Organization slams Boston use of its test for exam school admission

Firm says ‘misapplication’ of exam may be hurting black and Latino students

THE COMPANY RESPONSIBLE for the test used to determine admission to Boston’s three exam schools says it will no longer make the test available to the district because it was being misused in ways that might be contributing to lower acceptance rates for minority students at the selective-admission schools.

The president of Education Records Bureau, the New York-based nonprofit that develops the test Boston has long used in its exam school admissions process, said in an email on Tuesday to other schools that also use the test that ERB will no longer provide the test to the Boston Public Schools because the district continues to utilize scores “in ways that do not align with ERB implementation guidelines or best practices in admissions.” ERB president Tom Rochon went on to say that the “misapplication of [test] scores has been one factor in perpetuating admissions outcomes that disproportionately affect students belonging to underrepresented groups, thus reducing their access to the educational opportunities available in the exam schools.”

In an interview on Wednesday, however, Rochon seemed to back off the claim that the city’s misuse of the the test has definitely contributed to exam school demographics.

The policies used to admit students to the city’s three exam schools have become a flashpoint in the debate over educational equity in Boston. Latino and black students account for 72 percent of Boston Public Schools students, but claim only 21 percent of the seats at nationally renowned Boston Latin School. They account for 46 percent of students at Boston Latin Academy and 68 percent of the student population at the John D. O’Bryant School of Mathematics and Science. 

Rochon said ERB has requested multiple times — starting eight years ago — that Boston change the way it uses scores on the Independent School Entrance Exam, or ISEE, but has been consistently rebuffed. He said ERB also urged the district to let ERB carry out a validity study of the test, which the organization offered to pay for. 

Boston determines admission to the three 7-12 grade exam schools based on combination of elementary school grades and performance on the ISEE, which is used for admission decisions by about 1,900 schools nationwide, most of them private schools.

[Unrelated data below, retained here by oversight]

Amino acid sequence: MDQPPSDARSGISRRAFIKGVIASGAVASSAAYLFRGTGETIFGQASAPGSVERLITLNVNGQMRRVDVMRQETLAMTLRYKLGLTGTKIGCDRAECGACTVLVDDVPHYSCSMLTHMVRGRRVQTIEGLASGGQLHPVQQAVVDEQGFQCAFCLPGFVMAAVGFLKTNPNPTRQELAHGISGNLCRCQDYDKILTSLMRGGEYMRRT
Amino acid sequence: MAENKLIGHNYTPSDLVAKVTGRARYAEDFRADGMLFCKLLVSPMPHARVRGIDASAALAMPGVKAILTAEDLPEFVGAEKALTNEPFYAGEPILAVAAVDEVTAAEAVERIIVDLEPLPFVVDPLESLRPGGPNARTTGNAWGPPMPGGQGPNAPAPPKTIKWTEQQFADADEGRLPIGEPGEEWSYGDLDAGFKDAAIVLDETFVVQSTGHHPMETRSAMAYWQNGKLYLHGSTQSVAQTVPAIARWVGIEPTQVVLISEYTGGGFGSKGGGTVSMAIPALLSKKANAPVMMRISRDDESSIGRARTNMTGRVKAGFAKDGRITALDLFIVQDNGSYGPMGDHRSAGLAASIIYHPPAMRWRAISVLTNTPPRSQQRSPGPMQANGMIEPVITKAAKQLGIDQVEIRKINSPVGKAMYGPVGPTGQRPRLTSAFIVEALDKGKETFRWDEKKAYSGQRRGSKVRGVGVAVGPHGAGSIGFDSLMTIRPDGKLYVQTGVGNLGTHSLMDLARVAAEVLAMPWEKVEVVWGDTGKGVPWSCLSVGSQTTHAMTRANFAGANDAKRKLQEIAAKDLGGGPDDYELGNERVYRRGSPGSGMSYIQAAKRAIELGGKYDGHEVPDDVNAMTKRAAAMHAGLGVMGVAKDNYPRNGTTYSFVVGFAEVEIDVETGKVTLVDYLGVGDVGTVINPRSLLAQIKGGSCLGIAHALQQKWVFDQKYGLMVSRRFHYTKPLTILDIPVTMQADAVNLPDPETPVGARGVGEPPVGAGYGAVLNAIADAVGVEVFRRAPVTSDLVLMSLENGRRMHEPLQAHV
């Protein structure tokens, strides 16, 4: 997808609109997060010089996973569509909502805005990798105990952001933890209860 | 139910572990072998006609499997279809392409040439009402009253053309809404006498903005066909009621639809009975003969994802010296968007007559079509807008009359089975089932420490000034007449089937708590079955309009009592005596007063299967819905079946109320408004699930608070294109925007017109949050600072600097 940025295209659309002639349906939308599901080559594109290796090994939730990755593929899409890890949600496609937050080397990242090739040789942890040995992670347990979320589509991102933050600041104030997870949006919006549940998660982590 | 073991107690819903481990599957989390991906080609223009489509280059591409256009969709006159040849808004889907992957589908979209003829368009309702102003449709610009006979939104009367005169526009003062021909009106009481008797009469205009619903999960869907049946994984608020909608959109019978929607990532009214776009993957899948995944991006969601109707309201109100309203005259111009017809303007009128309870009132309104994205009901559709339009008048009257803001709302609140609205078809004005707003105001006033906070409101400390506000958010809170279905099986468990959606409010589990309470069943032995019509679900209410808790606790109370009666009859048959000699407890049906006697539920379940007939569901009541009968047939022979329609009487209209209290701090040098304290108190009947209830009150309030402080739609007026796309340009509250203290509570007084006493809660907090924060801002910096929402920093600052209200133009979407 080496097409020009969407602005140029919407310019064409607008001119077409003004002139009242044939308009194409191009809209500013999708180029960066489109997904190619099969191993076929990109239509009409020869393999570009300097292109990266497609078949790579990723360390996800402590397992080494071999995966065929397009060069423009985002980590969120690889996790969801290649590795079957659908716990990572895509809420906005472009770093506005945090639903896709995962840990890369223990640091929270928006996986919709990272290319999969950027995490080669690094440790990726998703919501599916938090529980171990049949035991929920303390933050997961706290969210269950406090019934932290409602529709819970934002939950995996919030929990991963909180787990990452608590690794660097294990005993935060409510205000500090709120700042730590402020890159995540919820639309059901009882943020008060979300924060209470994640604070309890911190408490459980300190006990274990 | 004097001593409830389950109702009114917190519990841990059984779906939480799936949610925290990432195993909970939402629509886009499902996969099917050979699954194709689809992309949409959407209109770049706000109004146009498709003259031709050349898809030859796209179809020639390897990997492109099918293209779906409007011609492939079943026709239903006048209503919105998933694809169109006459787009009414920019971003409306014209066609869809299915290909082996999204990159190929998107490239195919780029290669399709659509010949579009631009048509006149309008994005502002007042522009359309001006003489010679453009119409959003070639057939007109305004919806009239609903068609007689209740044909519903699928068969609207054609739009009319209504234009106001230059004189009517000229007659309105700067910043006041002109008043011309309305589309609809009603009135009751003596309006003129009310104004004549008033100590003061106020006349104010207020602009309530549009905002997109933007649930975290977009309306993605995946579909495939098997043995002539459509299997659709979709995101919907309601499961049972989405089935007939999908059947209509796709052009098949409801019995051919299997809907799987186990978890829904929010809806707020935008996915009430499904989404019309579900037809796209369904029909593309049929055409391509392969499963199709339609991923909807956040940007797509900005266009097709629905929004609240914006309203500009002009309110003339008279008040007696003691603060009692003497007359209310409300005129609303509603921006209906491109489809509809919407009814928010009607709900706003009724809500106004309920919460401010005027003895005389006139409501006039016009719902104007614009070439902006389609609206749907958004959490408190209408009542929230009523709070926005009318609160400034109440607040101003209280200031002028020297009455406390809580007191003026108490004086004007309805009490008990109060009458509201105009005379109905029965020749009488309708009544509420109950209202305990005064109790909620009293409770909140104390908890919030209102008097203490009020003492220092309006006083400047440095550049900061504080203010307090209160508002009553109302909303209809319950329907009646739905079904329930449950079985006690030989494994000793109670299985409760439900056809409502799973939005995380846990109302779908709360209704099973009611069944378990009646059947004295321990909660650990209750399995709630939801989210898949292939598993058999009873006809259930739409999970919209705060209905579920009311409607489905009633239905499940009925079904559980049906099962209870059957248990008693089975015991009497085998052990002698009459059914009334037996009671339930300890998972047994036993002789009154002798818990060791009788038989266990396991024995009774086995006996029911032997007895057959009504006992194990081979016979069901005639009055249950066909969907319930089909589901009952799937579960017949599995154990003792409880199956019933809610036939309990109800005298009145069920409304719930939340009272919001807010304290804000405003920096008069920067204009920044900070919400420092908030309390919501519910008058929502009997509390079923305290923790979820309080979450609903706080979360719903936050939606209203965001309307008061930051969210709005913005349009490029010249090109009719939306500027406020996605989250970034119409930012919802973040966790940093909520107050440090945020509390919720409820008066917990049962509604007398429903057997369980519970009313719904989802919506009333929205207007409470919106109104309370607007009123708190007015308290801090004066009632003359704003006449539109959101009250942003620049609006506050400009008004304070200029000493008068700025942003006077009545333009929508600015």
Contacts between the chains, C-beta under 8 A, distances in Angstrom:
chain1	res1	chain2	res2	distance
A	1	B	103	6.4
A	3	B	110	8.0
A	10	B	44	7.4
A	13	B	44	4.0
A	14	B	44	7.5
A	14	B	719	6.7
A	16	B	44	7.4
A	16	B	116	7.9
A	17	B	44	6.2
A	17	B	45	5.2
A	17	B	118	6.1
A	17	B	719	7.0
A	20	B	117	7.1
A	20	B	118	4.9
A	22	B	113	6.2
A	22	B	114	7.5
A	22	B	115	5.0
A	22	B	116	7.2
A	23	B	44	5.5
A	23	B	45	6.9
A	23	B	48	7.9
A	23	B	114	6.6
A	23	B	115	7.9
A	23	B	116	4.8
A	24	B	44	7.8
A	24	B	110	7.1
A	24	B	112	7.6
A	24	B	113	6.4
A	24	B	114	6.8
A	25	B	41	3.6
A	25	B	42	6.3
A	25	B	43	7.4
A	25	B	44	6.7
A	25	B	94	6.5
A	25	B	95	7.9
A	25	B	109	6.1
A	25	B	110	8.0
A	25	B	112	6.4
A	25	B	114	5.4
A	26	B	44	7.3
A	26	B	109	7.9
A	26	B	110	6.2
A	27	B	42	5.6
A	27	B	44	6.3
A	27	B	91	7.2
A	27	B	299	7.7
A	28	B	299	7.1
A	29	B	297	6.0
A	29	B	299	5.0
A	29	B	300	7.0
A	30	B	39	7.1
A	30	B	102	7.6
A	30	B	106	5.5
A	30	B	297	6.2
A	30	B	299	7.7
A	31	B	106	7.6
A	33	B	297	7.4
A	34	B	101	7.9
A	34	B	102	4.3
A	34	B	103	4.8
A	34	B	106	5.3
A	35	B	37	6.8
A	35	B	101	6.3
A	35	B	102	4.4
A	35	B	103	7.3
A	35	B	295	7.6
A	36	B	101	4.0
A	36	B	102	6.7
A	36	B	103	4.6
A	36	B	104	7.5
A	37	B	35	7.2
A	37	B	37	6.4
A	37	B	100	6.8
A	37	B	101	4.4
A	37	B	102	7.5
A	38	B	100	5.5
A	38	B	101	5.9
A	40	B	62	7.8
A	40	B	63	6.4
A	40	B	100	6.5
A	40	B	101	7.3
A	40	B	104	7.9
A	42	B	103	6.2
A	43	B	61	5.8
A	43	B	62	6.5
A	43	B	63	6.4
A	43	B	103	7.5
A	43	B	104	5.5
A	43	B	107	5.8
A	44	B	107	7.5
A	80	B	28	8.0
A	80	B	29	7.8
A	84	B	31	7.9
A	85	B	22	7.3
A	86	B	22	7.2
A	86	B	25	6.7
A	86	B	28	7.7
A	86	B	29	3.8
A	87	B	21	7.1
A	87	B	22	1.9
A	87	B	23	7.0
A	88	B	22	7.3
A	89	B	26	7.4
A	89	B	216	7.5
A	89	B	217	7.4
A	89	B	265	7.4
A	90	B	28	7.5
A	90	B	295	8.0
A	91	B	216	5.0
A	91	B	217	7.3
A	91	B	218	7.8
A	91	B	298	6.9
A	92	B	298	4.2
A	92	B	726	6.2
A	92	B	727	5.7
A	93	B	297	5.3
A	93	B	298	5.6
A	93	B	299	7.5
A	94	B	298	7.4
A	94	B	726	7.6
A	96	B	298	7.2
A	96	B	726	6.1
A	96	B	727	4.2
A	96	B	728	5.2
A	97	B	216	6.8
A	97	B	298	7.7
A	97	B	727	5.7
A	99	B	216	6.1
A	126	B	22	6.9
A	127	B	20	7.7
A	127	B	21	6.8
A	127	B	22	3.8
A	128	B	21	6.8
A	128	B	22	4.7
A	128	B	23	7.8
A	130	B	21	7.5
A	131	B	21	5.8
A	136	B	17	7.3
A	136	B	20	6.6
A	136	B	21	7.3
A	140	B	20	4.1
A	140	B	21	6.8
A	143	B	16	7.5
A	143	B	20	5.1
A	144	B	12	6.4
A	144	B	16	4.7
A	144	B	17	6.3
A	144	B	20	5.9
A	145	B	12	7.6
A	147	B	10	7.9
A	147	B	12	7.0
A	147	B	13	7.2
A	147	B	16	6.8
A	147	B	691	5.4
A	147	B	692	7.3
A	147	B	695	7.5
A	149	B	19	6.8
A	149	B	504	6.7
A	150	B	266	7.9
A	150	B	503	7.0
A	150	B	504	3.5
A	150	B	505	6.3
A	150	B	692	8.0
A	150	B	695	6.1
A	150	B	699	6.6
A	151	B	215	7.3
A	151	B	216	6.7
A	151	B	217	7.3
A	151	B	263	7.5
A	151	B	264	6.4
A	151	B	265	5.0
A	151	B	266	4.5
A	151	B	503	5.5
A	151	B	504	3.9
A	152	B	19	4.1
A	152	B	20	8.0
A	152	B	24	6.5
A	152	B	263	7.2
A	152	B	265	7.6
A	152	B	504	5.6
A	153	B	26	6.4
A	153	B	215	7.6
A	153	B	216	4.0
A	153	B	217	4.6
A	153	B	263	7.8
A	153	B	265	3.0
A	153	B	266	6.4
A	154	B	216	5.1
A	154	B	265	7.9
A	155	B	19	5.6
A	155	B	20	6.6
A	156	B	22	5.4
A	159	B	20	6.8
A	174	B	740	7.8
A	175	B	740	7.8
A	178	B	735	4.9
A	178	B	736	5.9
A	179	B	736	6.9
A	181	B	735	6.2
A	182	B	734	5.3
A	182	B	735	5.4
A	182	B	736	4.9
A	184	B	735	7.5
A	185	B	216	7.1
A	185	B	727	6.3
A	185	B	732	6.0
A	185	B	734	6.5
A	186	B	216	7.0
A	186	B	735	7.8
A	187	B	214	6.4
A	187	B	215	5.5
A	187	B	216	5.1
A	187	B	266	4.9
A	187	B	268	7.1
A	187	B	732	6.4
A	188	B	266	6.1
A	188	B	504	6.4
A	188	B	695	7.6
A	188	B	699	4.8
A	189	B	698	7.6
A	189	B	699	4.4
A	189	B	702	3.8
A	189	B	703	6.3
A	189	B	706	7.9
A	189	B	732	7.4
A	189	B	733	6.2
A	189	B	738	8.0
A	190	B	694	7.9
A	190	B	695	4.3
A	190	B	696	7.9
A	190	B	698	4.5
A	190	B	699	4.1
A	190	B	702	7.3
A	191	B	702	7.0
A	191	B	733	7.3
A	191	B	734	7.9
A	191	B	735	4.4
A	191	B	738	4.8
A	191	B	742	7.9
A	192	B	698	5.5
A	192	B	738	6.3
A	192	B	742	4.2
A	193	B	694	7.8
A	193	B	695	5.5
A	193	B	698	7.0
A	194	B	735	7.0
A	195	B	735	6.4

The test is broken into four sections, two that assess reasoning skills and two that test learning achievement. Rochon said ERB has urged Boston to abandon its practice of adding student performance on the four sections together into a single score and to instead look at the four scores individually in developing admission standards.

He said giving added weight to reasoning scores over learning achievement, for example, might lead to greater admission rates for black and Latino students who have the potential to achieve at high levels in exam schools but may have attended an elementary school that lacked a strong curriculum. 

“Hypothetically,” Rochon said in a telephone interview, “if you have a diverse pool of applicants, some of whom have richer past educational opportunities and experiences, then the measures of reasoning ability can enable you to identify the so-called ‘diamonds in the rough’ — students who may not have had the best educational opportunities but who have the ability to catch up very rapidly.”

Rochon said summing the four scores goes against best practices publicly stated on ERB’s website as well as its “private urgings to the district.” 

Boston school superintendent Brenda Cassellius said in a statement that the district would be issuing a request for proposals for companies to provide the exam-school test for next year, and that it will ask applicants to address long-standing concerns about the test. Cassellius, who assumed her post last July, said she became aware almost immediately of “concerns that the ISEE test was potentially creating barriers for some students seeking admission to BPS’ exam schools, particularly underrepresented students.” 

She said whatever new test is used will be “reviewed and validated for bias,” and that she declined ERB’s offer to underwrite a validity study of the ISEE to “avoid giving undue advantage” to any vendor who might apply to provide services to the district. 

Her statement did not address why the district had ignored what ERB says has been long-standing urging by the organization that Boston not combine scores on the four sections of the ISEE.